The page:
Change of Plans

Today’s Scripture is from Proverbs 16:2-3,

 “All a person’s ways seem pure to them, but motives are weighed by the Lord.

Commit to the Lord whatever you do, and he will establish your plans.”

 Today’s Blog Post is by Olivia Reynolds, Summer Ministry Intern… 

What’s the most embarrassing fashion trend you participated in? Bell-bottom jeans? Velour tracksuits? The mullet? You don’t have to confess, but the truth is, we can all remember something we wore (or said, or did) in the past that would be pretty mortifying to us now. At the time, it must have seemed like a good idea. But we’re easily led astray by what’s flashy and popular, and following trends can produce regret (not to mention embarrassing photos) for our future selves to deal with.

So what’s the solution for bad fashion trends, spiritually speaking? We need to entrust our lives to the one whose standards are eternal and true. Today’s passage says, “commit to the Lord whatever you do, and he will establish your plans.” Proverbs 3:6 says something similar—“in all your ways acknowledge him, and he shall direct your paths.”

That doesn’t mean that everything in life instantly becomes easy. We still live with sin, pain, and limitations. But drawing near to God transforms our perspective and our desires, so that we can find him in all things. When I trust God with my hopes and plans, I find that discerning my next step becomes simpler. Instead of obsessively weighing each small choice to find the pros and cons, I can ask a different set of questions. What choices can I make to serve others? What option will help my self-discipline grow? How can I glorify God with each decision?

Our world will always need helpers, advocates, and peacemakers—those good works are never going out of style! So today, I’ll pray that we commit our plans to the Lord, and see how beautiful and life-changing they become.

Give It Up

Today’s Scripture reading is 1 Chronicles 29:10-20,

“David praised the Lord in the presence of the whole assembly, saying,

‘Praise be to you, Lord,

    the God of our father Israel,

    from everlasting to everlasting.

Yours, Lord, is the greatness and the power

    and the glory and the majesty and the splendor,

    for everything in heaven and earth is yours.

Yours, Lord, is the kingdom;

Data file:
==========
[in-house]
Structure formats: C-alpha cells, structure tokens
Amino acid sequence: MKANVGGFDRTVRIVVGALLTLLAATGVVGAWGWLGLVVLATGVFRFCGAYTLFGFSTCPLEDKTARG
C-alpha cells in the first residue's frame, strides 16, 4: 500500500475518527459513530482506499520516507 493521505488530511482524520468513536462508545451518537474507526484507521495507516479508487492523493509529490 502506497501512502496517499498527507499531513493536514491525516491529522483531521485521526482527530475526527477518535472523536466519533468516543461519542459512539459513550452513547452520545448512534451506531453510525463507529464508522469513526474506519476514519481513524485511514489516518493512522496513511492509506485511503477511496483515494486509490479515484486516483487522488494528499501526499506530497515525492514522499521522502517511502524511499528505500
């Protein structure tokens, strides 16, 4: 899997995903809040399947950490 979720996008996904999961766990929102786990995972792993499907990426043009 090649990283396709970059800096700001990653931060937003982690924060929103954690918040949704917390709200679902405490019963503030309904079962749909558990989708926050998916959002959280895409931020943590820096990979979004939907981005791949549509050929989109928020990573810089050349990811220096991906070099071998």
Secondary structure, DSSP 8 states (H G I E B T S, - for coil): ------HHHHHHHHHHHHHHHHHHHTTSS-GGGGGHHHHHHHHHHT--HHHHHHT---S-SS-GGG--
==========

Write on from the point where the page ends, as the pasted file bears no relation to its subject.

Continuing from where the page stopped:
you are exalted as head over all.

Wealth and honor come from you;

    you are the ruler of all things.

In your hands are strength and power

    to exalt and give strength to all.

Now, our God, we give you thanks,

    and praise your glorious name.

‘But who am I, and who are my people, that we should be able to give as generously as this?

Everything comes from you, and we have given you only what comes from your hand. We are foreigners and strangers in your sight, as were all our ancestors. Our days on earth are like a shadow, without hope. Lord our God, all this abundance that we have provided for building you a temple for your Holy Name comes from your hand, and all of it belongs to you. I know, my God, that you test the heart and are pleased with integrity. All these things I have given willingly and with honest intent. And now I have seen with joy how willingly your people who are here have given to you. Lord, the God of our fathers Abraham, Isaac and Israel, keep these desires and thoughts in the hearts of your people forever, and keep their hearts loyal to you. And give my son Solomon the wholehearted devotion to keep your commands, statutes and decrees and to do everything to build the palatial structure for which I have provided.’

Then David said to the whole assembly, ‘Praise the Lord your God.’ So they all praised the Lord, the God of their fathers; they bowed down, prostrating themselves before the Lord and the king.”

Today’s blog post is by Olivia Reynolds, Summer Ministry Intern…

Today’s passage is a bit of a long read, but a good one. It comes from the end of King David’s reign, as he prepares Jerusalem for the construction of a magnificent temple. But this isn’t quite like a typical ground-breaking ceremony or launch party—it has a much deeper spiritual significance.

“But who am I, and who are my people, that we should be able to give as generously as this?” asks King David, and I’m struck by the humility he shows. King David had an excellent track record of military success, all the wealth and stuff he’d ever need, and a royal legacy to pass on to his son. But anyone who’s read up on David’s life knows that he wasn’t always an ideal king, soldier, husband, or dad. David’s private regrets and disappointments were a reminder that even a ruler like him needed forgiveness and guidance from God. His words of praise are useful those of us who like to feel in control, whose self-worth is usually tied in with what we have and what we do.

It doesn’t have to be that way—in fact, putting our trust in God can release us from worry, frustration, and the desperate need to perform.

The other thing I noticed in this passage is David’s joy in generosity. He’s rejoicing not in what the Israelites have, but what they are able to give. I don’t often have that grateful, giving attitude! I know that my blessings and gifts were given to me through God’s grace, but sometimes I don’t act like I believe that. Often, I worry about looking good, impressing others, and achieving success by the world’s standards.

So, when I think about King David’s praise, I’ll ask God to remind me that His purposes are greater and more glorious than my own, and that the best thing I can do is offer my gifts, with love and willingness, for Him.